Sunday, March 11, 2018

Ensure Life, Land and Self-Rule for Kerala’s Tribal communities

Do not provoke them to another Muthanga; Do not commit them as cannon fodder to the Maoists.

In the light of the cries of agony from the tribal hamlets of Kerala, the last instance of which is the brutal murder of Madhu, the hungry forest dweller of Attappadi in the Palakkad district of Kerala, that has shocked mainstream sensibilities, civil society intervenes.

The following is a joint statement issued by over 50 activists and writers:

The Panchayat Extension to Scheduled Areas (PESA) Act that provides for Tribal Self Rule is in force in nearly 1,500 locales in India. Even with substantial erosion of its emancipatory potential, in the last 22 years assertion of the community will of the tribal populations, as for instance in the Niyamgiri hills of Orissa, has still been possible through the Act. Even now it is the PESA Act and the Forest Rights Act that serve as starting blocks for the protection of Tribal identity and rights in the country.

The agreements reached between the Kerala Governments lead by Mr. A.K Antony and Mr. Oommen Chandy, concluding two historic agitations by the tribal communities of Kerala, have, in principle concurred with the Kerala tribal communities' right to self-rule. The recommendation to this effect from the last Kerala ruling dispensation is lying for approval before the President of India. Giving due credence to the habitat realities of the tribal populations of Kerala, granting of autonomy and self-rule to tribal hamlets of Kerala is a matter of due diligence and political discretion of the powers that be. It is nothing but the inertia and apathy of the ruling dispensations at the Centre and the State that stand in the way. This is similar to the fate of the Plachimada compensation bill passed by the State legislature which has been languishing for years for want of Central approval.

The case for restoration of alienated tribal land is lying buried among the heaps of cases before the Supreme Court of India. Political will alone stands in the way of its 'anthyodaya' immediacy. The land rights and livelihood rights of the tribal communities too have met a fate similar to their right of self-rule. Maintaining the status quo and continuing the apathy involve the risk of a repeat of Muthanga, or even more ominously, the tribal people turning cannon fodder to Maoist adventurism.

It is against the above backdrop that we urge a vigorous and unrelenting campaign by civil society to restore land and livelihood rights to the tribal communities of Kerala under the overarching umbrella of Tribal Self-Rule. We demand that the State and Central Governments act urgently on the matter and ensure that Land and Self-Rule are institutionalised as inalienable rights of the tribal communities of Kerala.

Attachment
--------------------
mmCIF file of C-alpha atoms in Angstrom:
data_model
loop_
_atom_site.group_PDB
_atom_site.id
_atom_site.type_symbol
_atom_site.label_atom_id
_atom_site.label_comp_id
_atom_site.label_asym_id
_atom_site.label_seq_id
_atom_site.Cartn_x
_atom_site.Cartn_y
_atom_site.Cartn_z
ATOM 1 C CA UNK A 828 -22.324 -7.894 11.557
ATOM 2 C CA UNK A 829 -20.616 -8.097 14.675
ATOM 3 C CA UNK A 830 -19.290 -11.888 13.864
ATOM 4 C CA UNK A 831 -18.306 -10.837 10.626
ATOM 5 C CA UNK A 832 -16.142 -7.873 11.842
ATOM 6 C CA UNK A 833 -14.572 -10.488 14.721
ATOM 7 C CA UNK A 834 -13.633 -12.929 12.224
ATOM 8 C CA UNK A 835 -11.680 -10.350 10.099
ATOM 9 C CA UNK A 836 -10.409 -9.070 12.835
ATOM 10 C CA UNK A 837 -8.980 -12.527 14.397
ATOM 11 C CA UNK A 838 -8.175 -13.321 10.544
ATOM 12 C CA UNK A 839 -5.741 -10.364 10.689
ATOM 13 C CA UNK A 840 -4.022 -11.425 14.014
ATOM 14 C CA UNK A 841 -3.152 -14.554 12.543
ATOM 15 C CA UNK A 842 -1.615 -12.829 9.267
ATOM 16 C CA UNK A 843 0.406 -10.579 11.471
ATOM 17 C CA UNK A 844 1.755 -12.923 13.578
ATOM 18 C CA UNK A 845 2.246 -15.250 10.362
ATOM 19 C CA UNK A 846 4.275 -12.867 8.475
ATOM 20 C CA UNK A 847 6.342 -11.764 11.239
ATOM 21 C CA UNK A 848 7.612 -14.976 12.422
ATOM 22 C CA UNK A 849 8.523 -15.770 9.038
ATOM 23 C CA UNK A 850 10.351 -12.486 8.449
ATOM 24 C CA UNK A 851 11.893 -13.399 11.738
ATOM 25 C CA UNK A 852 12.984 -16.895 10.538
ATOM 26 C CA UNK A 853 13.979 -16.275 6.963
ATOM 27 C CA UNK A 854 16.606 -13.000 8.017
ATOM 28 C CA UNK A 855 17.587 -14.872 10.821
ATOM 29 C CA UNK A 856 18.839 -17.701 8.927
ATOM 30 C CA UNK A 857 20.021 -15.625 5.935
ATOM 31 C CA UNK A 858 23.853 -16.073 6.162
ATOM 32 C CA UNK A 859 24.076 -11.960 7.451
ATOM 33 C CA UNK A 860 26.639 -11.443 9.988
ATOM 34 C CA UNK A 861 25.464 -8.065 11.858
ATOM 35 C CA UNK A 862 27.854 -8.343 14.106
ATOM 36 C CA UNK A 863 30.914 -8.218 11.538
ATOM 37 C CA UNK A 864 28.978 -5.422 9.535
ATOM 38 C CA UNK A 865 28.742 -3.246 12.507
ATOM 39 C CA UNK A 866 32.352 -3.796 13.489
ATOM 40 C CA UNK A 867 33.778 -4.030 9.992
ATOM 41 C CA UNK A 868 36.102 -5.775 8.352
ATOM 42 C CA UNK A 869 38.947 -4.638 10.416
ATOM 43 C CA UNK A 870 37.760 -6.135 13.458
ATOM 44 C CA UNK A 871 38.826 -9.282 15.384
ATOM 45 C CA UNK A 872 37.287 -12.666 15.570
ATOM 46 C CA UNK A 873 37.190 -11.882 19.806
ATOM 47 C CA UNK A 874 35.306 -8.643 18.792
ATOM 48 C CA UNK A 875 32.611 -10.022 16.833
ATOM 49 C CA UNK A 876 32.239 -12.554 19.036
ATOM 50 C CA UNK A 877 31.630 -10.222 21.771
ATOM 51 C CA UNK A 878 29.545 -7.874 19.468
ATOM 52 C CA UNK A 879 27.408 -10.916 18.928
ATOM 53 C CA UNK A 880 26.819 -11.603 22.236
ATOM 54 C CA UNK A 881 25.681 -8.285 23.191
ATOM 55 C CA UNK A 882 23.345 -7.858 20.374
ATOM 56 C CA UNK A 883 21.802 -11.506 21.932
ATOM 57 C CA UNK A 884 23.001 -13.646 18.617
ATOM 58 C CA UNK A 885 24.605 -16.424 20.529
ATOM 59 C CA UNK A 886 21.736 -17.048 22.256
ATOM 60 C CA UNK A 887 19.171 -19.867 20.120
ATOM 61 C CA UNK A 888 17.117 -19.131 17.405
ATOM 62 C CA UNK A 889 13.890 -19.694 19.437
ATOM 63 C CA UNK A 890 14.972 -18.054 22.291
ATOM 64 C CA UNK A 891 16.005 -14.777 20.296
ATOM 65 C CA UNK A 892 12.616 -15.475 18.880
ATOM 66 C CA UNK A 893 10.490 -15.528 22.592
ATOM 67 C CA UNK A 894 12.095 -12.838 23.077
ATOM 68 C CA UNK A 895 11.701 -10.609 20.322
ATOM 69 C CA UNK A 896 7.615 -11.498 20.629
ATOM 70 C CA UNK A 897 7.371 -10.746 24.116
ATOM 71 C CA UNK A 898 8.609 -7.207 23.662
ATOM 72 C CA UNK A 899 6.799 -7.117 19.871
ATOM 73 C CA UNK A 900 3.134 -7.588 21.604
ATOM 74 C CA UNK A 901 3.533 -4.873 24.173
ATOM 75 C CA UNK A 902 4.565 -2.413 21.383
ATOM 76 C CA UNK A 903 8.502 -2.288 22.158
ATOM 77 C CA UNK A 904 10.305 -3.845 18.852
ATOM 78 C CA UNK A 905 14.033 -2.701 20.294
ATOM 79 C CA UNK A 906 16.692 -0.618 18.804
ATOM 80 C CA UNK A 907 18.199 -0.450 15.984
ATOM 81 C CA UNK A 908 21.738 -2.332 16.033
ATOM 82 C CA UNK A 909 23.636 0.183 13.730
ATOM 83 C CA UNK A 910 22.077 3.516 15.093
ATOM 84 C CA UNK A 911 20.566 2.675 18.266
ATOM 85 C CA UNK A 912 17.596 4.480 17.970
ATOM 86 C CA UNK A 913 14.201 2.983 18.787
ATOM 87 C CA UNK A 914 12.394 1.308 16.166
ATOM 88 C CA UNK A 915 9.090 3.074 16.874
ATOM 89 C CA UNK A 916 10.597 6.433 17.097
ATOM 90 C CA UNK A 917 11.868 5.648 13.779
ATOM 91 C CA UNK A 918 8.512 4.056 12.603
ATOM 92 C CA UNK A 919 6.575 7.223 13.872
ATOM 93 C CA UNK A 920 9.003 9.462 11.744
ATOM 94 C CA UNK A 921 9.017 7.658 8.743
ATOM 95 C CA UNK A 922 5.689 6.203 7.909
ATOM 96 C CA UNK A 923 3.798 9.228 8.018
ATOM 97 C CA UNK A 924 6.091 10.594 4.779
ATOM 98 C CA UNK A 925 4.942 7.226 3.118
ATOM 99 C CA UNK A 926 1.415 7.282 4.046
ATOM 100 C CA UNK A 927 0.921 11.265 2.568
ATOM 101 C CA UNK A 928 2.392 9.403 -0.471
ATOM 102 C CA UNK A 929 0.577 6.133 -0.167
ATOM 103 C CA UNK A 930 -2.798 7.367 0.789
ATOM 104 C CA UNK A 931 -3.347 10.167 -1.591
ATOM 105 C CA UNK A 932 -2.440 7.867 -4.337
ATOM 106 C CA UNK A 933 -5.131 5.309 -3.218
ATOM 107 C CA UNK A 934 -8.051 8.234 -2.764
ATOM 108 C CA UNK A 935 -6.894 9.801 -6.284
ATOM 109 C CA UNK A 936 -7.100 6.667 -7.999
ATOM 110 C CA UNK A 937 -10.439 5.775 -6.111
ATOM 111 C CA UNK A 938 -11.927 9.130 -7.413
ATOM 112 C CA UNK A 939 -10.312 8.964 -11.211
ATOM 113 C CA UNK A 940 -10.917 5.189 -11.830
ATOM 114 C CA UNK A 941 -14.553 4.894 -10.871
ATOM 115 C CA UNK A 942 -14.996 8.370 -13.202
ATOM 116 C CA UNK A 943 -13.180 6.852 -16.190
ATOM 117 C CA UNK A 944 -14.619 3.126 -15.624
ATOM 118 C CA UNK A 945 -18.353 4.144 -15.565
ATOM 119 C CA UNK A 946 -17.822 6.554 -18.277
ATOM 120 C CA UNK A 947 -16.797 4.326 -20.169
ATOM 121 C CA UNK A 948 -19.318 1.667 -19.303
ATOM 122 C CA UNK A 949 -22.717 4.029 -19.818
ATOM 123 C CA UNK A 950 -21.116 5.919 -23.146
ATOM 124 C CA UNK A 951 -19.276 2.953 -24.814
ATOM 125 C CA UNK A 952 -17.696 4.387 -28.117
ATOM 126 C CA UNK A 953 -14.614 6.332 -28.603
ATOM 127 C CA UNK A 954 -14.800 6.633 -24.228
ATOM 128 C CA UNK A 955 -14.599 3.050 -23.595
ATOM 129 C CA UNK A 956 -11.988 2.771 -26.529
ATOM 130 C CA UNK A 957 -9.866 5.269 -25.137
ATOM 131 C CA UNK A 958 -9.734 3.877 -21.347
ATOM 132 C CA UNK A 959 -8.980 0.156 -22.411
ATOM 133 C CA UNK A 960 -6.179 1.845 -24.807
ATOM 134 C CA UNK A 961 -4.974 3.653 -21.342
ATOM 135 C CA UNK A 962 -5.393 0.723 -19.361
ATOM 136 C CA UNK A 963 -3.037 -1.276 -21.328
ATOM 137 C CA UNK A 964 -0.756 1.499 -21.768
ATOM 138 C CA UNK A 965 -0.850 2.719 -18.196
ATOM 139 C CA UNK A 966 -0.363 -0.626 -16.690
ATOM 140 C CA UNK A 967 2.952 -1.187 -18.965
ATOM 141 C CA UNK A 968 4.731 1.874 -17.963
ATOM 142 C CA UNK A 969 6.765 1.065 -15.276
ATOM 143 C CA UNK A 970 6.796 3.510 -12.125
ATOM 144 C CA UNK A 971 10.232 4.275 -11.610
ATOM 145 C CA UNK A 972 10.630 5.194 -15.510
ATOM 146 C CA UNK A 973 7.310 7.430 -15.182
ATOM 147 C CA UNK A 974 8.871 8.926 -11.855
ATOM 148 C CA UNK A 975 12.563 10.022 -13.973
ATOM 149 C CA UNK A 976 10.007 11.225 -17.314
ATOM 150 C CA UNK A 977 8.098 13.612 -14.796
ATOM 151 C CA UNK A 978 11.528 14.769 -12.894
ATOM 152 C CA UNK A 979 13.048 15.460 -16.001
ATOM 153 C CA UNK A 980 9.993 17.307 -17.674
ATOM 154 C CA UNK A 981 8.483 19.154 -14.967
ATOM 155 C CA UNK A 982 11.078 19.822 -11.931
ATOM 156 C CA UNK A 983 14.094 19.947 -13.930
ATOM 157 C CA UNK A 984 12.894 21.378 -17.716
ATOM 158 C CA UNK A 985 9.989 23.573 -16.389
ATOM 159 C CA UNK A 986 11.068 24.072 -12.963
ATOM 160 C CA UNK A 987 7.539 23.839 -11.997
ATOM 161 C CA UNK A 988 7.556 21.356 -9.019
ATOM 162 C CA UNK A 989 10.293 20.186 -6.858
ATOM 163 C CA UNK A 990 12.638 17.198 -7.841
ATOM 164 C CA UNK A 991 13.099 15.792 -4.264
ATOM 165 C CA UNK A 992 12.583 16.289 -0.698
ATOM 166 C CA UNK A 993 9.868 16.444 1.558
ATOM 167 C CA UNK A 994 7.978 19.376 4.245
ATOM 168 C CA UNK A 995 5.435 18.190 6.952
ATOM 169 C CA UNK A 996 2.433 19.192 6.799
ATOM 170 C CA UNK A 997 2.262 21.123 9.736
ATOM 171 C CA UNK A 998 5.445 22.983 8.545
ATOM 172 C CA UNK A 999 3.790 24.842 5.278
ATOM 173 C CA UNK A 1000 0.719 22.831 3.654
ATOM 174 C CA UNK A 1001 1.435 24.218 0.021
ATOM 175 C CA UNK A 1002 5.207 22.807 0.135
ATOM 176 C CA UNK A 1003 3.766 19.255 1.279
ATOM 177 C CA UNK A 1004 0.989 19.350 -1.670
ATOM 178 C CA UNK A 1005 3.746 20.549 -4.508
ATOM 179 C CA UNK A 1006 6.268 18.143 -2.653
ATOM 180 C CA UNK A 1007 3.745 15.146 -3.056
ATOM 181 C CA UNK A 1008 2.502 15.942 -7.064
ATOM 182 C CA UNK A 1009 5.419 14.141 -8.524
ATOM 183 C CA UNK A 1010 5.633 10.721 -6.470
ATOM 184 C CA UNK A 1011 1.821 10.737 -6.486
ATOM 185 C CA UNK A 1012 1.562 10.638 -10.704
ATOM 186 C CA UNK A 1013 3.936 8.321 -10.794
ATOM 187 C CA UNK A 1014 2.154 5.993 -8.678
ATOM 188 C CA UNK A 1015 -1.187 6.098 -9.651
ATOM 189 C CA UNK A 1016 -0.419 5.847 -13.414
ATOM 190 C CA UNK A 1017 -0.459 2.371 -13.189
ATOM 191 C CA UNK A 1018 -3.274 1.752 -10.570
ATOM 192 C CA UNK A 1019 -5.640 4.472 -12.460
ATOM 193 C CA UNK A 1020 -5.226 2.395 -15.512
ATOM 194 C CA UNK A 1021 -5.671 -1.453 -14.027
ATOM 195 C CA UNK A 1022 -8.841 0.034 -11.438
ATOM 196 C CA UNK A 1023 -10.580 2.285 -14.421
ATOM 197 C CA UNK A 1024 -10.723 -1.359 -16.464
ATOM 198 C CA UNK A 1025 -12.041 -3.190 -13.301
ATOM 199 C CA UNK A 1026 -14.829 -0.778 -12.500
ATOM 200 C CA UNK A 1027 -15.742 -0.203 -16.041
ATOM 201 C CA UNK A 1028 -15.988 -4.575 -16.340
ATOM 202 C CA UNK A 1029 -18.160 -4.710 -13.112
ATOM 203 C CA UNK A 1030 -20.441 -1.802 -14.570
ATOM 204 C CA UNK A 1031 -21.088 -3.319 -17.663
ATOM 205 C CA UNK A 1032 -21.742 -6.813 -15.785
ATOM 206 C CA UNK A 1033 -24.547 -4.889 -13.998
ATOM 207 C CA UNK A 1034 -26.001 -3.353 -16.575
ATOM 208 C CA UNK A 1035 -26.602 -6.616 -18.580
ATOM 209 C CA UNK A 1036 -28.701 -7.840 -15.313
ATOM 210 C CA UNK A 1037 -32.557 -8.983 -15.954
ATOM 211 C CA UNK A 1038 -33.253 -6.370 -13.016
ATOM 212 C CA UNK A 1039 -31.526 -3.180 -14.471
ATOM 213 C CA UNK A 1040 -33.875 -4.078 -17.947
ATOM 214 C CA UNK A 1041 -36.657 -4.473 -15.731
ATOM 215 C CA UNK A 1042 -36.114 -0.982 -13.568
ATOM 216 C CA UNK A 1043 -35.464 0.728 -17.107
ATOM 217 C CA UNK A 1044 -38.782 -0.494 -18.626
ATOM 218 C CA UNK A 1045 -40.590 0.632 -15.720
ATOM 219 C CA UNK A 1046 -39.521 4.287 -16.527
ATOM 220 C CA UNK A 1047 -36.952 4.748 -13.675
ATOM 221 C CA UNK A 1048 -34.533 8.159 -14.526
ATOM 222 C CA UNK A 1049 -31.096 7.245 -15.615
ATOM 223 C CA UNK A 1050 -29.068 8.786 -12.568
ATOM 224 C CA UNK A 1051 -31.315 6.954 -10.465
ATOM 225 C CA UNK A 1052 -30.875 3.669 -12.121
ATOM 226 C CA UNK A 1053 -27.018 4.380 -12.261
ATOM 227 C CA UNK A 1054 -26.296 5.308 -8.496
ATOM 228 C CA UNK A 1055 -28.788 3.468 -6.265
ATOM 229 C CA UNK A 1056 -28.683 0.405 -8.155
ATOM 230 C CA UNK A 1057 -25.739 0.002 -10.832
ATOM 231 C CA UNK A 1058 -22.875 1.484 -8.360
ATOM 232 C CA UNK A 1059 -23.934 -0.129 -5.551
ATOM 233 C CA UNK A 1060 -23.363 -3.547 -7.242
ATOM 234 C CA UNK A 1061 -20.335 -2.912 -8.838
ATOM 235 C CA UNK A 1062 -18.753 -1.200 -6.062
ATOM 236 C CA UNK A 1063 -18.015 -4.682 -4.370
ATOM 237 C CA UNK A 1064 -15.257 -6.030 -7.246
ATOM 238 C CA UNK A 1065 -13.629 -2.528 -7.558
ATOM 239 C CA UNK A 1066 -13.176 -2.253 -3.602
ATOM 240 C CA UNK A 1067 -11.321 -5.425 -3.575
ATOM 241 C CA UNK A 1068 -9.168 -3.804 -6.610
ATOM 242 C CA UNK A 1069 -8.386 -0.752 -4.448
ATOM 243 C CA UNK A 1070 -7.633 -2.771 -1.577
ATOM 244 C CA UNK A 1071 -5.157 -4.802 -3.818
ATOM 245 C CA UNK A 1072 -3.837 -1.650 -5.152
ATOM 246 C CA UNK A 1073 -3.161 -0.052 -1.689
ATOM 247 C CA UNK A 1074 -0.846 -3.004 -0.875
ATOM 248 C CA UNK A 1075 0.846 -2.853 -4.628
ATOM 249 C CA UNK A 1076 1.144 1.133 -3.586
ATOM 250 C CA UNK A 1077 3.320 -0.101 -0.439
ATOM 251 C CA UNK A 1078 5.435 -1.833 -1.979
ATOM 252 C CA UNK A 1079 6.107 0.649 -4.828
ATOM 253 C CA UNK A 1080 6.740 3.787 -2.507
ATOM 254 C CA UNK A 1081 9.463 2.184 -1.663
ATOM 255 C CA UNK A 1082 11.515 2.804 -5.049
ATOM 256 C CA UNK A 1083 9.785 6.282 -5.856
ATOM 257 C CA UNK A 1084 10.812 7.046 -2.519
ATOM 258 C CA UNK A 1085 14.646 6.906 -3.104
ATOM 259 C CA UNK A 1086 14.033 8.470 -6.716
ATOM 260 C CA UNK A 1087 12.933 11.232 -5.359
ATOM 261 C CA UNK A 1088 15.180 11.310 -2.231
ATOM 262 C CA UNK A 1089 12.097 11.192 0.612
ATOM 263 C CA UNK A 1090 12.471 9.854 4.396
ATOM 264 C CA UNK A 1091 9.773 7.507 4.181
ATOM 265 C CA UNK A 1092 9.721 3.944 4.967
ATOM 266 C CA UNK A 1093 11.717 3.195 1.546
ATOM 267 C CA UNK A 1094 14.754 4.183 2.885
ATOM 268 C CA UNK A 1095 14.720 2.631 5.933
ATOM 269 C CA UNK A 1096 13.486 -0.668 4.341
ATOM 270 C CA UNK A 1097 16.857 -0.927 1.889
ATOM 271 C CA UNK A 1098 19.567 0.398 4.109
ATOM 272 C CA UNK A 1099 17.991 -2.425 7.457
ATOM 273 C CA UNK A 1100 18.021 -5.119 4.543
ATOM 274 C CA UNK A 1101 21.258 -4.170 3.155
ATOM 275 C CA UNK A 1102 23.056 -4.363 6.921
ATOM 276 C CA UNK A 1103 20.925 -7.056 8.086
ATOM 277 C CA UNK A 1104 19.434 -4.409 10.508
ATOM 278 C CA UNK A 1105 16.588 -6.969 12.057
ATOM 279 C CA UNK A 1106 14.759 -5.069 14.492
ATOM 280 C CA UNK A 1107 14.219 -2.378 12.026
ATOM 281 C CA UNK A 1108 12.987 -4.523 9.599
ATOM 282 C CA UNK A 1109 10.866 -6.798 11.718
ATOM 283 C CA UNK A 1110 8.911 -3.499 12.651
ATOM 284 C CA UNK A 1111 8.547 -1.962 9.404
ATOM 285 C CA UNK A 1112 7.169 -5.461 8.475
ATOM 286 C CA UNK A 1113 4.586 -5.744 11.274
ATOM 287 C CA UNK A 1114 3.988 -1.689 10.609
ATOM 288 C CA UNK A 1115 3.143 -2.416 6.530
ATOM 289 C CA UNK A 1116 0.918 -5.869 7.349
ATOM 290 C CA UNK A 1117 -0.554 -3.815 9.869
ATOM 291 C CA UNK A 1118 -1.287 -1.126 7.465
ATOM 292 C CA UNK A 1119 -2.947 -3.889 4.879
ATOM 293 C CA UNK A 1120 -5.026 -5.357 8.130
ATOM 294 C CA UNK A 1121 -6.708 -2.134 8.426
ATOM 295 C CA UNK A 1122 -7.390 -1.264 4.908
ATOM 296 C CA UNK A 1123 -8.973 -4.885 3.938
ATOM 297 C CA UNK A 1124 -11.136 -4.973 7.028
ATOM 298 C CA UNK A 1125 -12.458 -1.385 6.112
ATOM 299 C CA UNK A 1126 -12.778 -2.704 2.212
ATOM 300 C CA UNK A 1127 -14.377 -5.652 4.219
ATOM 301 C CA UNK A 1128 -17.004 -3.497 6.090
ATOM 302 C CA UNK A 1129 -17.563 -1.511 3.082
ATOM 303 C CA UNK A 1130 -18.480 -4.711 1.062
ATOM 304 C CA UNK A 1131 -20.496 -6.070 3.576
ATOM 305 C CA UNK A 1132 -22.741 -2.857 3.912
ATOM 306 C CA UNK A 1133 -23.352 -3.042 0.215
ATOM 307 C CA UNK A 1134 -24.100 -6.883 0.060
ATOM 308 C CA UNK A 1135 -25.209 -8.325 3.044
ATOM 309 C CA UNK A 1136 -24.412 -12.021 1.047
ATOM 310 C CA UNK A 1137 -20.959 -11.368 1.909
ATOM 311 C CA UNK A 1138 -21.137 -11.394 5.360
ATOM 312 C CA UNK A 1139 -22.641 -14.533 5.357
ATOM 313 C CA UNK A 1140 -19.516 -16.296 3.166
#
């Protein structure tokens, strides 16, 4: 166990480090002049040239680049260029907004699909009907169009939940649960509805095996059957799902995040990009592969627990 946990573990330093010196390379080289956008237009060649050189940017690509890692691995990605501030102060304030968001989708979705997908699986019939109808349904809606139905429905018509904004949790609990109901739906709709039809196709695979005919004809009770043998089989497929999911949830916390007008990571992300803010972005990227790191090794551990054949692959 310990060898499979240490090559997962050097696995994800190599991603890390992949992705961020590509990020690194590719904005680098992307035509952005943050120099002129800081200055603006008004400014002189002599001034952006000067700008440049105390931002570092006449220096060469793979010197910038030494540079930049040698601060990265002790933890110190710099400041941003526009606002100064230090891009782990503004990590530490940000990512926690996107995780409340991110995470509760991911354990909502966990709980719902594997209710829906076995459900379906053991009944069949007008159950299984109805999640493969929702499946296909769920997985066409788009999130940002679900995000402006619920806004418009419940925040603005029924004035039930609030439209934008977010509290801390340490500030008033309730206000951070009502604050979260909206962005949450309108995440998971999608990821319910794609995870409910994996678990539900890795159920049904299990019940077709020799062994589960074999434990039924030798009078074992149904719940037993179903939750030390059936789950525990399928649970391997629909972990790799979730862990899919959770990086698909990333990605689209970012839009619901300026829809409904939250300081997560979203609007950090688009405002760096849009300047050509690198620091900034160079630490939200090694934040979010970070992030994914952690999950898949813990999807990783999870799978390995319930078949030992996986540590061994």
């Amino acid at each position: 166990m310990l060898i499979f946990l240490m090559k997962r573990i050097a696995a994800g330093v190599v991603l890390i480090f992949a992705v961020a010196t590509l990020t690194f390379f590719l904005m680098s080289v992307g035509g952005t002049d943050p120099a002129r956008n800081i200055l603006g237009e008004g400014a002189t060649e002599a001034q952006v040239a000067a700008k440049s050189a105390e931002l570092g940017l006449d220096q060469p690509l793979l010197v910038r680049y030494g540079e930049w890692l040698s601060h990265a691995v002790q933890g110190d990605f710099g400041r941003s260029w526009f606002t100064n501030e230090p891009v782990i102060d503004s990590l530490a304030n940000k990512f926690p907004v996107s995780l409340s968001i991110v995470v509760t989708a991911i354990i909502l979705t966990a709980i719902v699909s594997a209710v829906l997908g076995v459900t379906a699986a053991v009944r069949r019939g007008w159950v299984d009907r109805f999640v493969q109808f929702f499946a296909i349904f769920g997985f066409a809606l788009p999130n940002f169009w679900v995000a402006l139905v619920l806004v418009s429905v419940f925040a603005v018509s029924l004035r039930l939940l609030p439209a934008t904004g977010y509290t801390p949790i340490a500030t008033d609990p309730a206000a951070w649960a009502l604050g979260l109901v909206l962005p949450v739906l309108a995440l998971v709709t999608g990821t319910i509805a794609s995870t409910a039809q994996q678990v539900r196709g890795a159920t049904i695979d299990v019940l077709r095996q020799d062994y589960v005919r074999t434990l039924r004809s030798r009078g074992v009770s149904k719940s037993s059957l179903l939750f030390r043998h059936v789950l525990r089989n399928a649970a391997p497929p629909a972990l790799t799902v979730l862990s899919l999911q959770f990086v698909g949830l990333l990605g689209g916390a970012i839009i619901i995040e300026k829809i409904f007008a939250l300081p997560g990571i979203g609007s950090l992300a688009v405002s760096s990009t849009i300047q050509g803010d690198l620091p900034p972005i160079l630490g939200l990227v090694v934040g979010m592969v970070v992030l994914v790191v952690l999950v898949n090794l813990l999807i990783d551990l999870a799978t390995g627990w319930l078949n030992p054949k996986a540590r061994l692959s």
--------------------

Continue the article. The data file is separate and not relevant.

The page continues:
The signatories include Medha Patkar, Sugathakumari, M.G.S. Narayanan, B.R.P. Bhaskar, Satchidanandan, Sara Joseph, K. Venu, Kaleeswaram Raj, K.G. Sankara Pillai, B. Rajeevan, P. Surendran, T.T. Sreekumar, C.R. Parameswaran, J. Devika, P.K. Parakadav, Neelan and Khadeeja Mumtaz.  

Wednesday, January 31, 2018

Gandhi is dead,
Who’s now Mahatmaji?

On the morning of January 31, 1948, a silent procession was planned in Thiruvananthapuram to mourn Mahatma Gandhi’s assassination the previous evening. It was to start from the Travancore State Congress office and wind up on the Shankummukham beach by evening.

As we were preparing to leave the hostel to join the procession, a friend suggested that we must go wearing black badges. Everybody agreed with the suggestion, but where do we get black badges? Let us try a tailor’s shop, said one. Since shops were unlikely to open we decided to go to the house of a tailor known to us. He came with us to his shop near Bakery Junction and gave us some black cut-pieces.

We assumed the procession might have started already and were virtually running towards Palayam when we saw a boy on the road, hawking a publication, shouting “Mahatma Gandhi Murder Song Book”.

We stopped him and took a look at the publication. It was a booklet. A poet had sat  , after learning about the assassination, and written an elegy, got it printed as a booklet during the night and engaged the boy to sell it.  The long poem began with these banal lines:

Gandhi is dead
Who’s now Mahatmaji?

The boy had been instructed to join the procession and sell the song book among the mourners. We did not want the solemnity of the occasion to be marred by its sale. We drove him away.